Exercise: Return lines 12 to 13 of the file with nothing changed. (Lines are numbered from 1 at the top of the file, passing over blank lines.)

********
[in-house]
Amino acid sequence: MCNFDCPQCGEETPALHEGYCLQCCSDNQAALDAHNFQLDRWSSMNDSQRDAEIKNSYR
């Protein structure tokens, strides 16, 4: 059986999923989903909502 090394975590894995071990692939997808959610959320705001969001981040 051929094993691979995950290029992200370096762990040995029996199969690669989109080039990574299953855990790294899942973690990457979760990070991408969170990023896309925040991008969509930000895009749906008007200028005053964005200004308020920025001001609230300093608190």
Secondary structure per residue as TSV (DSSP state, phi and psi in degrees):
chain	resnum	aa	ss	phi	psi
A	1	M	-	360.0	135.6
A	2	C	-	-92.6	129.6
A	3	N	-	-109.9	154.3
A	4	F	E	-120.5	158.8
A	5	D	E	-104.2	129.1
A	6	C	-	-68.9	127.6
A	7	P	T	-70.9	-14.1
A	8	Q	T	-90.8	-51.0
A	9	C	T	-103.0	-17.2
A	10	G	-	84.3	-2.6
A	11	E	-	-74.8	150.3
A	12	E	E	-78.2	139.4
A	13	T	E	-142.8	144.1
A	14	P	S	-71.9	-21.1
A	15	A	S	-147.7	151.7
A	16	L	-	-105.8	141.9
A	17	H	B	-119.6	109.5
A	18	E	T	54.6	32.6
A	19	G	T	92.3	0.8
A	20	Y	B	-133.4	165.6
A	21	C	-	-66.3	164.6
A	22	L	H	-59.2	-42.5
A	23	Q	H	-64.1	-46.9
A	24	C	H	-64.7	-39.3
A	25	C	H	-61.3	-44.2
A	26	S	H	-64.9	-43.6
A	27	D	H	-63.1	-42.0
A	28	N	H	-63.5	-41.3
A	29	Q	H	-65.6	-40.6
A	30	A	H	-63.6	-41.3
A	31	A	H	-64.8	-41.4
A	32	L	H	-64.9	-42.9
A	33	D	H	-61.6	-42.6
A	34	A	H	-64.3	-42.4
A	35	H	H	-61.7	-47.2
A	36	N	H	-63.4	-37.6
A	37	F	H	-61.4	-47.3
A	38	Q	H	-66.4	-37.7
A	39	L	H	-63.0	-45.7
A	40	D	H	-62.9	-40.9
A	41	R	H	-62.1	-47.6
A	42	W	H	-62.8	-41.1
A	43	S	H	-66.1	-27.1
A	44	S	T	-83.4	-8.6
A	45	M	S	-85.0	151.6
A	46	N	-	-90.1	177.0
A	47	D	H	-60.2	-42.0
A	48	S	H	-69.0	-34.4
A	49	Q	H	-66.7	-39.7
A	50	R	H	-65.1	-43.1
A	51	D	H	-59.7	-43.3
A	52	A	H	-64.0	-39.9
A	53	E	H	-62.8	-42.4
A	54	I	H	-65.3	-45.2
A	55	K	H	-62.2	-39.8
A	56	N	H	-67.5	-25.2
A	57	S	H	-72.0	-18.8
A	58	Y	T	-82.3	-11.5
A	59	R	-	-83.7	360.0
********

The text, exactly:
A	7	P	T	-70.9	-14.1
A	8	Q	T	-90.8	-51.0